THE NEW FIDUCIARY RULES
As part of last summer’s Dodd-Frank financial reform legislation, the SEC was tasked with examining the rules for the kind of relationships financial advisors, stockbrokers, and other financial professionals must maintain with their clients. For many decades, financial advisors have kept a fiduciary duty with the people they serve, meaning that they are always pledged to put the interest of those clients first and foremost over any other concern. Brokers, on the other hand, have had the duty simply to put their clients into “suitable” investments.
Does that arrangement best suit the investing public? That’s what Congress asked the SEC to study. Perhaps the most alarming finding in the study was that a majority of investors are unaware of these differences. Financial services clients, in general, don’t know that their wealth manager is looking out for their best interests in a completely different manner from their broker. That may be why the SEC is now recommending that these two financial service providers should start giving their customers equitable service.
The idea of a fiduciary standard has been around for a long time now. The Investment Advisers Act of 1940 set forth a set of rules for financial advisors, which the Supreme Court interpreted to mean “an impartial and disinterested position, as free as humanly possible from the subtle influence of prejudice, conscious or unconscious.” In other words, we need to be in this business for your benefit.
As the financial advisory business grew in the postwar economic boom, this was an essential selling point: A true financial advisor wasn’t there to push you into products you didn’t want or need, but to take care of your financial needs.
Stockbrokers, though, have always been different. Their responsibilities were outlined by the 1934 law that created the SEC, which also charged them with recommending investments that were “suitable” for their clients. Historically, brokerage firms were simply functional in the buying and selling of stocks, and the investment advice they provided was described as "solely incidental.”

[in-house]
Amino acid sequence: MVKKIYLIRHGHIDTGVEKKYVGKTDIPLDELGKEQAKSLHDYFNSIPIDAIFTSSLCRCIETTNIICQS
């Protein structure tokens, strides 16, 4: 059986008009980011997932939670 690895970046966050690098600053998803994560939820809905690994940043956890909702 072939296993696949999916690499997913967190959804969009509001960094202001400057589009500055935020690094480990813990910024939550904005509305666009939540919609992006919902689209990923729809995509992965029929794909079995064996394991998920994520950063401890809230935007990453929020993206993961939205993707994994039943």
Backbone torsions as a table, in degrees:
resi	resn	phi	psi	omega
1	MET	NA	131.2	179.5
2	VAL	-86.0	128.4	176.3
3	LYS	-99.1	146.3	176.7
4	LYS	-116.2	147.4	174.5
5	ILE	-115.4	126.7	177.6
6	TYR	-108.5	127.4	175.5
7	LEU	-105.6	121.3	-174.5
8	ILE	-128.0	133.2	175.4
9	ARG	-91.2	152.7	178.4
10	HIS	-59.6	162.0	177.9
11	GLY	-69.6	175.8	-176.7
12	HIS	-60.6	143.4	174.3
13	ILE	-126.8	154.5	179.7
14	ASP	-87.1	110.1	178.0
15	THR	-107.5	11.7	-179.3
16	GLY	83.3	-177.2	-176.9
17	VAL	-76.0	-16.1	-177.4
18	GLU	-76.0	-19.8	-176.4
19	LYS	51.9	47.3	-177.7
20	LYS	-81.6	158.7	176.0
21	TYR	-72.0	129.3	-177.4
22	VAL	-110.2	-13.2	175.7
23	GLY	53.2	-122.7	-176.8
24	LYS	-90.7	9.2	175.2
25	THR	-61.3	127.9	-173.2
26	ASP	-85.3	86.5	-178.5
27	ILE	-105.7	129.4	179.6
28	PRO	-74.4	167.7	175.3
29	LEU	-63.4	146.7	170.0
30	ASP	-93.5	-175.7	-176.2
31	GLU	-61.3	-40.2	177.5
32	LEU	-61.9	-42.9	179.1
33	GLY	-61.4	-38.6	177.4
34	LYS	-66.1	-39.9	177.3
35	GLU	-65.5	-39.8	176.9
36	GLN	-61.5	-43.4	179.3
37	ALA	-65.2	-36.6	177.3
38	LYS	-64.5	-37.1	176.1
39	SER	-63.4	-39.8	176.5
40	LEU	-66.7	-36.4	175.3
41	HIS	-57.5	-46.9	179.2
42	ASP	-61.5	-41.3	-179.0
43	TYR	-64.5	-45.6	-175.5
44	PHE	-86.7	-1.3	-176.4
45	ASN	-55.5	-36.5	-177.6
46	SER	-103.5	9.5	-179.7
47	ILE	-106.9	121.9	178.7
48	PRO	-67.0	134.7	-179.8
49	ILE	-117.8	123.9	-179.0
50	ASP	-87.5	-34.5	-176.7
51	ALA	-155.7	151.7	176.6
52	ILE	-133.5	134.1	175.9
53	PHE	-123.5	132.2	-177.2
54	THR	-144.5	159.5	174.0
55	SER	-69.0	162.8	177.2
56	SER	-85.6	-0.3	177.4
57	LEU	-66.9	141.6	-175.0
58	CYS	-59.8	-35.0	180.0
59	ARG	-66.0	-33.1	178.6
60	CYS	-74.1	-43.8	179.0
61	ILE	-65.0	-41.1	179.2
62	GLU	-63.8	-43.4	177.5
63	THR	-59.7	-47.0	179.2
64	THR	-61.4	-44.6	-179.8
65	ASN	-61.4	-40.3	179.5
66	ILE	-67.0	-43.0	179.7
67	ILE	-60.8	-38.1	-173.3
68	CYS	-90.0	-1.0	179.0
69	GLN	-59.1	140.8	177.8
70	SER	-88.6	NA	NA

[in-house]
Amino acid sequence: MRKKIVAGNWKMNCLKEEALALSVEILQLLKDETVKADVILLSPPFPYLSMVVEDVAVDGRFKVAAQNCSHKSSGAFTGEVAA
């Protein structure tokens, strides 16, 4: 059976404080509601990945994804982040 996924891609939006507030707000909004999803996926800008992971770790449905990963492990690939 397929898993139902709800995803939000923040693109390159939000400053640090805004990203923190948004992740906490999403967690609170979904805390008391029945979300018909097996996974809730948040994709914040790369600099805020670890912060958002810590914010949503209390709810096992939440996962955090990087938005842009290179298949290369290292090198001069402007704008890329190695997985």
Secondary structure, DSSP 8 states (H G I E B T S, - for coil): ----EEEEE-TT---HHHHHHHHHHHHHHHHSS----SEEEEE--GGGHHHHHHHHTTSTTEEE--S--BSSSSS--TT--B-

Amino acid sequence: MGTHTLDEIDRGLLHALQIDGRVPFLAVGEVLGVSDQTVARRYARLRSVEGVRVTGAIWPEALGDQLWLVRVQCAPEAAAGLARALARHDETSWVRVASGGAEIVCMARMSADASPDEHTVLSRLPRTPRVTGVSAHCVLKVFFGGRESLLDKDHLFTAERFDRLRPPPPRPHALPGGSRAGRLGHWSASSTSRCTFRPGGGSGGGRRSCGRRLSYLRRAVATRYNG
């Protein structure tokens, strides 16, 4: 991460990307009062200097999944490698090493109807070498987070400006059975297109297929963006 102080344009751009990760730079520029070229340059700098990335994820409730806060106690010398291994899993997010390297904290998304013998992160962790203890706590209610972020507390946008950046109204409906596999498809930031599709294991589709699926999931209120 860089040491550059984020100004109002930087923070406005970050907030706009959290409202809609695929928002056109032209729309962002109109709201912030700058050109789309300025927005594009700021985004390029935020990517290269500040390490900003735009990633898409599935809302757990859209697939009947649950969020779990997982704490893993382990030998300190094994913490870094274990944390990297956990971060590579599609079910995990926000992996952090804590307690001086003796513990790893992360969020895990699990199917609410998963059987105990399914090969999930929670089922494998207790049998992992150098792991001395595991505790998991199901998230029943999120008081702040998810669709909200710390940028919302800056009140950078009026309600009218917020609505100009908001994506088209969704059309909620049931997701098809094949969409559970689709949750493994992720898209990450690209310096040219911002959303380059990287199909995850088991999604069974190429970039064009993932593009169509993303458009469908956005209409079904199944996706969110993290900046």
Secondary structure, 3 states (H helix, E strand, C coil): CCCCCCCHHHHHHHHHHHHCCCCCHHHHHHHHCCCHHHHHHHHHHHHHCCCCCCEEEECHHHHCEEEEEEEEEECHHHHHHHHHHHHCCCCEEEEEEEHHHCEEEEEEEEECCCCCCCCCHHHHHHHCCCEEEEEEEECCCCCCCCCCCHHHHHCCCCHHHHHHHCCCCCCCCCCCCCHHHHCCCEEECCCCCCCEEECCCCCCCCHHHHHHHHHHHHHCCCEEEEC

That changed in 1999, when the SEC allowed brokerage firms to offer fee-based accounts – as opposed to commission-based ones - without registering as investment advisors. With fee-based accounts, brokers were getting paid not specifically for each trade they made but for maintaining their clients’ money.
Brokers had started to become one-stop-shopping sources for financial advice. The repeal of the Glass-Steagall Act in 1999, which tore down many of the traditional barriers between financial-service providers and allowed banks and brokerages and insurance agents to be combined under one roof, accelerated this process. That’s one reason the SEC has taken this action; in the modern financial landscape, brokers have adopted many of the functions of a traditional financial advisor, without adopting the same responsibilities we operate under.
The big problem is that many investors being unaware of just what sort of relationship they had with their financial service professionals. The SEC study confirmed what many of us already suspected: According to a survey that appeared in Investment News magazine last year, more than 60 percent of those investors surveyed assumed that brokers operated under a fiduciary standard. And more than 90 percent of those surveyed agreed that brokers and financial advisors should both operate under the more stringent standard. The SEC’s recommendation simply codifies the view that many people already had, and the view that nearly everyone thinks should be the standard for offering professional financial advice.
This is only a first step; no rules have been passed yet. The SEC still has to write and pass an official regulation on all of this. But we feel that the financial professionals you entrust with your money should always have your best interest at heart. That’s the way we’ve always operated, and you should never settle for anything less.
For more information on the type of relationship we maintain with all our clients, give me a call at 908-647-6000 or send an email to Mark@WadeLLC.com.